The Curse of the Fitbit

I showed up at work this morning to find that our Finance Director had baked a cake in celebration of the last paper payroll stubs to be distributed to City employees. Finance directors celebrate strange things, but the cake was good. I justified eating this treat by reminding myself that I ran five miles this morning and burned 1,285 calories while traveling 10,767 steps.

Some might wonder how I know with such precision the number of steps I’ve taken this morning as well as the number of calories I’ve burned. I know because of my trusty Fitbit. I’m sure everyone who is anyone knows what a Fitbit is; but for the uninitiated, it is (in my case) a rubber-like bracelet with an electronic monitoring device inside it. The device measures stuff that is collected through a dongle, which magically turns the stuff into essentially useless data about how much you move around. I think Fitbits are a representative symbol of the data-obsessed city manager, and it should not be surprising that my wife felt it was a perfect birthday gift for me this year. Not only does it satisfy my craving for data, but it also is theoretically helpful in a competition I’ve entered with my three sons and my son-in-law.

My youngest son, Patrick, came up with a scheme to motivate all of us to lose weight by having each of us contribute $100 to a monthly pool for six months. The person who loses the most weight collects a hefty $3,000 prize at the end of the competition. I suppose my wife figured the Fitbit might help produce some financial benefits in addition to giving her a svelte husband. Sadly for her, neither goal has been accomplished to date.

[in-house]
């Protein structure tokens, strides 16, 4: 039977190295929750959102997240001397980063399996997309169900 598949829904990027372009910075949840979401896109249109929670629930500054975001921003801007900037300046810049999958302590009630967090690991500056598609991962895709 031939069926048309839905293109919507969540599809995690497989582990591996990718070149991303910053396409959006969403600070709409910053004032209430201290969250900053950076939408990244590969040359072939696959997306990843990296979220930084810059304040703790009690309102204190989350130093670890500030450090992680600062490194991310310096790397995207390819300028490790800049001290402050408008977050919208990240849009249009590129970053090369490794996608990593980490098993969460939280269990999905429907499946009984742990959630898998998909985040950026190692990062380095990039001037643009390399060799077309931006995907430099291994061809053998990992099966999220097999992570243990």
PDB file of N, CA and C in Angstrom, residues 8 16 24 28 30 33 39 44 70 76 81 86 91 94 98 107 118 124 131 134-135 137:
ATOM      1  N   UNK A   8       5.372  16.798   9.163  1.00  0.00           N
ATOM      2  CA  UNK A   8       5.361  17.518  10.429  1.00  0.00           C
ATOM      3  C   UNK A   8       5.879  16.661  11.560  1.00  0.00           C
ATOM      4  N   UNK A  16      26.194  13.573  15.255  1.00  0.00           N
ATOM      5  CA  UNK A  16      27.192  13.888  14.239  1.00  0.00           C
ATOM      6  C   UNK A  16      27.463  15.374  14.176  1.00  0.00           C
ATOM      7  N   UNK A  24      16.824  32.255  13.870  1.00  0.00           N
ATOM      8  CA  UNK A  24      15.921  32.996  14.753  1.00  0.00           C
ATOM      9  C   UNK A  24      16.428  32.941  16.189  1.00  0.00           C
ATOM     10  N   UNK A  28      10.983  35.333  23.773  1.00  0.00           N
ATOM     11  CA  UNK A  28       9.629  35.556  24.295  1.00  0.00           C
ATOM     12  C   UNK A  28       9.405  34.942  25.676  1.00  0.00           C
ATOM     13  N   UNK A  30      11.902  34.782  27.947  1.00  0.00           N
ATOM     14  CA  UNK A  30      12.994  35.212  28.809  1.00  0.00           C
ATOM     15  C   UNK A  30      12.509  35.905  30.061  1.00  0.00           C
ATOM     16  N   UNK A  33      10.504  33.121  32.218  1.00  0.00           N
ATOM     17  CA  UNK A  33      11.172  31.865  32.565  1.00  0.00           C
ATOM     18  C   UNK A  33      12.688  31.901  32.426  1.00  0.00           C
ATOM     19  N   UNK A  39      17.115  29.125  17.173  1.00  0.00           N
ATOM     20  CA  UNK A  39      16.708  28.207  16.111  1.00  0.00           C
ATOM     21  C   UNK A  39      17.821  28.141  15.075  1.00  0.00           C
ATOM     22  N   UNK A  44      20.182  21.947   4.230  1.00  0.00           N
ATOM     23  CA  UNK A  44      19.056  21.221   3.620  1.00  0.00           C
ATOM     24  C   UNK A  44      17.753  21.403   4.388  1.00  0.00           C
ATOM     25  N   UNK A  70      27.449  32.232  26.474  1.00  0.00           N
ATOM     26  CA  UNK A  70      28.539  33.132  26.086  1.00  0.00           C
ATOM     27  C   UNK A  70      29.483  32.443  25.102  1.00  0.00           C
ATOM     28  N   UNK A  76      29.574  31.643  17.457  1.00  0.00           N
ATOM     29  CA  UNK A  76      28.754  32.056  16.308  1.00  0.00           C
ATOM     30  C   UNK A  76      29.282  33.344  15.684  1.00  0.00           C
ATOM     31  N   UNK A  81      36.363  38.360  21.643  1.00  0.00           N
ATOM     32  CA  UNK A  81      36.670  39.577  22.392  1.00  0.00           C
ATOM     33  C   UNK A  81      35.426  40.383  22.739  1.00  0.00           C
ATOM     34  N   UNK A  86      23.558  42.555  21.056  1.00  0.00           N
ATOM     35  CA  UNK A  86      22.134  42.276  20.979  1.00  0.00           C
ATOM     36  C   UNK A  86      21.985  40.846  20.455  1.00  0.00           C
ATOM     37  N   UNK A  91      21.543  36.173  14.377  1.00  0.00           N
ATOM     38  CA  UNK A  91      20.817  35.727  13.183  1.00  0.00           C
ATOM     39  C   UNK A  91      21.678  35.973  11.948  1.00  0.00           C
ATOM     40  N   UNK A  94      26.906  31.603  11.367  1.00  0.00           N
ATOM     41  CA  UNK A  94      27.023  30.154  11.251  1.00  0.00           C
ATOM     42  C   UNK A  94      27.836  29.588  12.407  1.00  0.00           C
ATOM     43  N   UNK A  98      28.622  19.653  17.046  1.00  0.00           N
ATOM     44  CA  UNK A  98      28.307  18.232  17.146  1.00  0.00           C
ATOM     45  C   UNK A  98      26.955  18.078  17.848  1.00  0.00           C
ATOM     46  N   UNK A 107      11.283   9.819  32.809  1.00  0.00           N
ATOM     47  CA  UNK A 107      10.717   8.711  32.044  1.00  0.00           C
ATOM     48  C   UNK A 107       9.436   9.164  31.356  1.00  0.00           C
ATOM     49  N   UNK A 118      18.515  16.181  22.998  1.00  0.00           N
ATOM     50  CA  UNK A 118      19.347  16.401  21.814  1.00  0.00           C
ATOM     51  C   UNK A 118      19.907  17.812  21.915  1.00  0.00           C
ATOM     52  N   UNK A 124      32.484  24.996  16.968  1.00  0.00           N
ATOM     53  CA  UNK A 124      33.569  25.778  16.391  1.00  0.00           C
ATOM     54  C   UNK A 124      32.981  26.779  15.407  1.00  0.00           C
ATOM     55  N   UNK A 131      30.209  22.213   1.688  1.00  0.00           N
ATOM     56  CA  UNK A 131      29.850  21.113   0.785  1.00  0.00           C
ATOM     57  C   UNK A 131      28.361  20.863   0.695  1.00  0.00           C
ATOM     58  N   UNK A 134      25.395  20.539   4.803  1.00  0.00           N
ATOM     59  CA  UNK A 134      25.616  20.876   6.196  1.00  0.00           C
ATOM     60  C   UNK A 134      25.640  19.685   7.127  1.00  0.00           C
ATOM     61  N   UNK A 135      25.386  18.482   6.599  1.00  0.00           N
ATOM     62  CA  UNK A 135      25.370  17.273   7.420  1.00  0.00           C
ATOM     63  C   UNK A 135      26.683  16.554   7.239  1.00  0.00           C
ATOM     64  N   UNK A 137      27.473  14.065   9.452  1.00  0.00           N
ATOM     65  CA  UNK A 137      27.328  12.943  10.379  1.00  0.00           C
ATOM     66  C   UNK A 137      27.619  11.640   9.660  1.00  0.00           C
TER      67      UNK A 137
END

Patrick and his brother-in-law, Gabe, each lost over 20 pounds in the first month while the rest of us have taken off about five pounds collectively. I know that I have exercised more than any of the others, but apparently I’ve also been eating more. I guess 470,921 steps in the last 30 days isn’t enough to compensate for the all the food I’ve been unwilling to log on my Fitbit page. I tried entering my food intake for awhile; but it’s boring, complicated, and a little depressing. I have been entering my sleep record, and I was surprised to learn how good I am at it. Last night, I slept for 7 hours and 3 minutes with a sleep efficiency rating of 97 percent. I don’t think I’ve ever dropped below 90 percent; so if competitive sleeping ever becomes a sport, I may be a champion.

I have noticed a few other Fitbit bracelets at City Hall, and I wonder if anyone else has wondered about the absurdity of collecting daily information about steps, calories, sleep, and other activities. Perhaps all this data will be of interest to future generations, and I can almost picture my grandchildren marveling that grandpa took 21,135 steps on January 31, 2015. I hope they don’t wonder about whatever motivated me to record it, let alone care.